SONIA PEREZ DIAZ
GUATEMALA CITY (AP) -- The genocide trial against former Guatemalan dictator Efrain Rios Montt resumed Tuesday after being suspended for 12 days amid appeals. It then went into a two-day recess to allow a new lawyer time to learn the case.
A three-judge tribunal reopened the trial and ordered two public defenders to represent Rios Montt and his co-defendant, Jose Rodriguez Sanchez, after their lawyers abandoned the case, arguing the trial had been annulled.
Judge Yassmin Barrios, the tribunal's president, also ordered that the testimony of four witnesses heard the first day of the trial be struck out after Rios Montt won an appeal. The tribunal has yet to decide if the testimonies will be repeated.
Rios Montt rejected his public defender and instead brought in a lawyer expelled earlier by the tribunal but recently reinstated by an appeals court.
The lawyer, Francisco Garcia Gudiel, had been ordered off the case after he called for the three judges on the tribunal to be removed from the proceedings. He indicated he would keep trying to have the judges dismissed.
The trial "was unlawfully reopened," Garcia Gudiel told reporters after the session ended. "We will ask for those three criminals to be prosecuted."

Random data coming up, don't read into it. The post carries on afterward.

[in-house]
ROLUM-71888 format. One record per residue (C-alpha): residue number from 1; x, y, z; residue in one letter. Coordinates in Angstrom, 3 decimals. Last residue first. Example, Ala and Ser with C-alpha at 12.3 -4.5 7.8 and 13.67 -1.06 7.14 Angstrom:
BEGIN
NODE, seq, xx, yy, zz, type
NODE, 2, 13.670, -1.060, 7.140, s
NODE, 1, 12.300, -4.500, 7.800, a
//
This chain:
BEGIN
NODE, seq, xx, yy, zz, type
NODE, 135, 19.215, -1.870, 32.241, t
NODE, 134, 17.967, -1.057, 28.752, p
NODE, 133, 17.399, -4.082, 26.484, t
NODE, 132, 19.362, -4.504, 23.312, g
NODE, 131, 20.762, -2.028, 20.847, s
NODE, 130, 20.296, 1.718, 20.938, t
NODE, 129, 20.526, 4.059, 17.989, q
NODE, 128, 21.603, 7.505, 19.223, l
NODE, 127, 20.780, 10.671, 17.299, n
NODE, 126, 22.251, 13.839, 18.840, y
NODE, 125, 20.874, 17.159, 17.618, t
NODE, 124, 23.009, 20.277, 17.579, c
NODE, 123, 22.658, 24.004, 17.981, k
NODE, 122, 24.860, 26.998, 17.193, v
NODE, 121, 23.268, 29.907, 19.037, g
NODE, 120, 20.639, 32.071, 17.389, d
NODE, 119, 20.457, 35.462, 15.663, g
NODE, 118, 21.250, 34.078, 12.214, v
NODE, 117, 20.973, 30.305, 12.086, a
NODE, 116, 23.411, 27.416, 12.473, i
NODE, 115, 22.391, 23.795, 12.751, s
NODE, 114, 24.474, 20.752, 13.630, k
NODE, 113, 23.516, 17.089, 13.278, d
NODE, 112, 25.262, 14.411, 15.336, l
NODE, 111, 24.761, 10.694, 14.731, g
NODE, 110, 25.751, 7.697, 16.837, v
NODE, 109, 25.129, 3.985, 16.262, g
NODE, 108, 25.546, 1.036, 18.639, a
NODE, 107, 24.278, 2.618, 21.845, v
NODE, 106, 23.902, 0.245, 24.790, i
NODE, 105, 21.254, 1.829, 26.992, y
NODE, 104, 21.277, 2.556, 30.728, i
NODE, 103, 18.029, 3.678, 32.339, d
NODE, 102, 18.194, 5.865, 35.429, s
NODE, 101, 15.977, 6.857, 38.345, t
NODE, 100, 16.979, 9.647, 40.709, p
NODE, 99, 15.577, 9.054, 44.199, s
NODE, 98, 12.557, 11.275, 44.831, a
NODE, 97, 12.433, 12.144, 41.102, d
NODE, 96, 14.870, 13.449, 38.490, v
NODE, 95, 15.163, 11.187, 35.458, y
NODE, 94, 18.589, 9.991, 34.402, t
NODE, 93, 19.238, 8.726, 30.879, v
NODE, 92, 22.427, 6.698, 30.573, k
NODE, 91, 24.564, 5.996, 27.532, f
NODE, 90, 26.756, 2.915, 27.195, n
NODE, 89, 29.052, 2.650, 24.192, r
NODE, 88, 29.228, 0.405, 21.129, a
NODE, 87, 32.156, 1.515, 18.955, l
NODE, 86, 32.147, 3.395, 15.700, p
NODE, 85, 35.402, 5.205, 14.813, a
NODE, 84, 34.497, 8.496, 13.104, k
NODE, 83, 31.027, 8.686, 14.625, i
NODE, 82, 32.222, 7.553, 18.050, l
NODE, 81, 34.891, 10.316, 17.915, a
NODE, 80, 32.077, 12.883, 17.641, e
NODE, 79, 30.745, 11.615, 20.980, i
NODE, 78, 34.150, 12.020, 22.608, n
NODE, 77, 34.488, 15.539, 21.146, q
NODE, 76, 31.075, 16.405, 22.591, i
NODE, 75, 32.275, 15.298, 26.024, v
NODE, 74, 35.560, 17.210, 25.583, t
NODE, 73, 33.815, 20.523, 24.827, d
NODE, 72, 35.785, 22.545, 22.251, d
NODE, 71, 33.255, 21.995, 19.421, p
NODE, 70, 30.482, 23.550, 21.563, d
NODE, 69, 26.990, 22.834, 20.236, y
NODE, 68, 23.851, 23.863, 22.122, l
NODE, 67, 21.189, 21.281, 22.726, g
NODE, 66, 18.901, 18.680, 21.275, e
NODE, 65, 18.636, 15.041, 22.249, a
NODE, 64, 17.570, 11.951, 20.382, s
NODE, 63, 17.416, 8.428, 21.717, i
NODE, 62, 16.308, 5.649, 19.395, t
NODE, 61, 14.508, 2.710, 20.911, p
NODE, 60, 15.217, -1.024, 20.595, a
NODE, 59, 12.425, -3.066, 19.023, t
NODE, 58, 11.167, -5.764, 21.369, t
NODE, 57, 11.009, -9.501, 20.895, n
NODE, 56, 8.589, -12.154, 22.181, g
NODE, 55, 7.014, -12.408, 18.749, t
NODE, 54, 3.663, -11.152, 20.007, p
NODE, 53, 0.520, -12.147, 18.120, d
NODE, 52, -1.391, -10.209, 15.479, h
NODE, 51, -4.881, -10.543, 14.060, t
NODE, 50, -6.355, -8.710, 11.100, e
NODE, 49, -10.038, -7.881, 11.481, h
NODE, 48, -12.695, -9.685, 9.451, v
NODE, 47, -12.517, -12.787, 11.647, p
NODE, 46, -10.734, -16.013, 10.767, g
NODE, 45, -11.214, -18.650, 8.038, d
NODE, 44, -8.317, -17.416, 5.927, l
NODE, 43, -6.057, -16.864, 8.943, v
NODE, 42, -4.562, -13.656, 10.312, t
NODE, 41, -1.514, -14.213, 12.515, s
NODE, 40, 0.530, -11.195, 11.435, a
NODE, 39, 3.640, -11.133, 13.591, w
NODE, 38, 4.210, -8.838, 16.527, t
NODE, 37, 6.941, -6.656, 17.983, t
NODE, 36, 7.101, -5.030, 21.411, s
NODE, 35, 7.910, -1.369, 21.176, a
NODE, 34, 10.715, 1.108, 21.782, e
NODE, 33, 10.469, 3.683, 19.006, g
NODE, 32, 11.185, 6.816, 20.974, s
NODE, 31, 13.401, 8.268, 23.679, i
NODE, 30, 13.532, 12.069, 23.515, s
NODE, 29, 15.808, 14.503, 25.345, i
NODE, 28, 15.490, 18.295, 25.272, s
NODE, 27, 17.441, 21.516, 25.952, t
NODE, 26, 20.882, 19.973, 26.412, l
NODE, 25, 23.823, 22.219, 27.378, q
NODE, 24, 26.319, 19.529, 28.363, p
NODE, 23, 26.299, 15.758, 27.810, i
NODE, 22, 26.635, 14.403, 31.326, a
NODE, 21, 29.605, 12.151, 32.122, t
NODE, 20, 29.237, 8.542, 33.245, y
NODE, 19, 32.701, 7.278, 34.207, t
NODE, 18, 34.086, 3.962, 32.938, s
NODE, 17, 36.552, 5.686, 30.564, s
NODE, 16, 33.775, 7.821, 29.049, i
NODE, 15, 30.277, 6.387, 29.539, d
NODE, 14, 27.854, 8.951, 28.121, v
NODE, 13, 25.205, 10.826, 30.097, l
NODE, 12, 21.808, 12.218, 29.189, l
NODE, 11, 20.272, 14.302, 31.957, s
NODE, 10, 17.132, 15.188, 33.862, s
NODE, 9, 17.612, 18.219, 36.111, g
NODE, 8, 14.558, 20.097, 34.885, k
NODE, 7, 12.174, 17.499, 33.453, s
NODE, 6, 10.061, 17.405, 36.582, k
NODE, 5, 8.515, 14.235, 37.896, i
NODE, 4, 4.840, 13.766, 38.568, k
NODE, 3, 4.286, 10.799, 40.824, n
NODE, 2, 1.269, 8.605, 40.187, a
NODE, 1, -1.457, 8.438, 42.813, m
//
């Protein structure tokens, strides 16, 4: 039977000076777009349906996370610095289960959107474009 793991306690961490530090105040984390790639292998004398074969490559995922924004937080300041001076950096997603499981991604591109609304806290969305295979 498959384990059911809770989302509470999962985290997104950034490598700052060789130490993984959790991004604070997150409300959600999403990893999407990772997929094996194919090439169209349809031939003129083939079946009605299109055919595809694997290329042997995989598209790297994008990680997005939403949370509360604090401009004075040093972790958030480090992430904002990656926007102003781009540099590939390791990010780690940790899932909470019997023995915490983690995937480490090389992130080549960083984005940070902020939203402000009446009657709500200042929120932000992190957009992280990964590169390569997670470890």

Barrios ordered a recess until Thursday to give Rodriguez Sanchez's new lawyer time to catch up with the case.
Rios Montt, 86, seized power in a March 23, 1982, coup, and ruled until he was overthrown just over a year later.
Prosecutors say that while in power Rios Montt was aware of, and thus responsible for, the slaughter by subordinates of at least 1,771 Ixil Mayas in the towns of San Juan Cotzal, San Gaspar Chajul and Santa Maria Nebaj in the Quiche department of Guatemala's western highlands. Those military offensives were part of a brutal, decades-long counterinsurgency against a leftist uprising that brought massacres in the Mayan heartland where the guerrillas were based.
Rodriguez Sanchez, 68, is a former high-ranking member of the military chiefs of staff.
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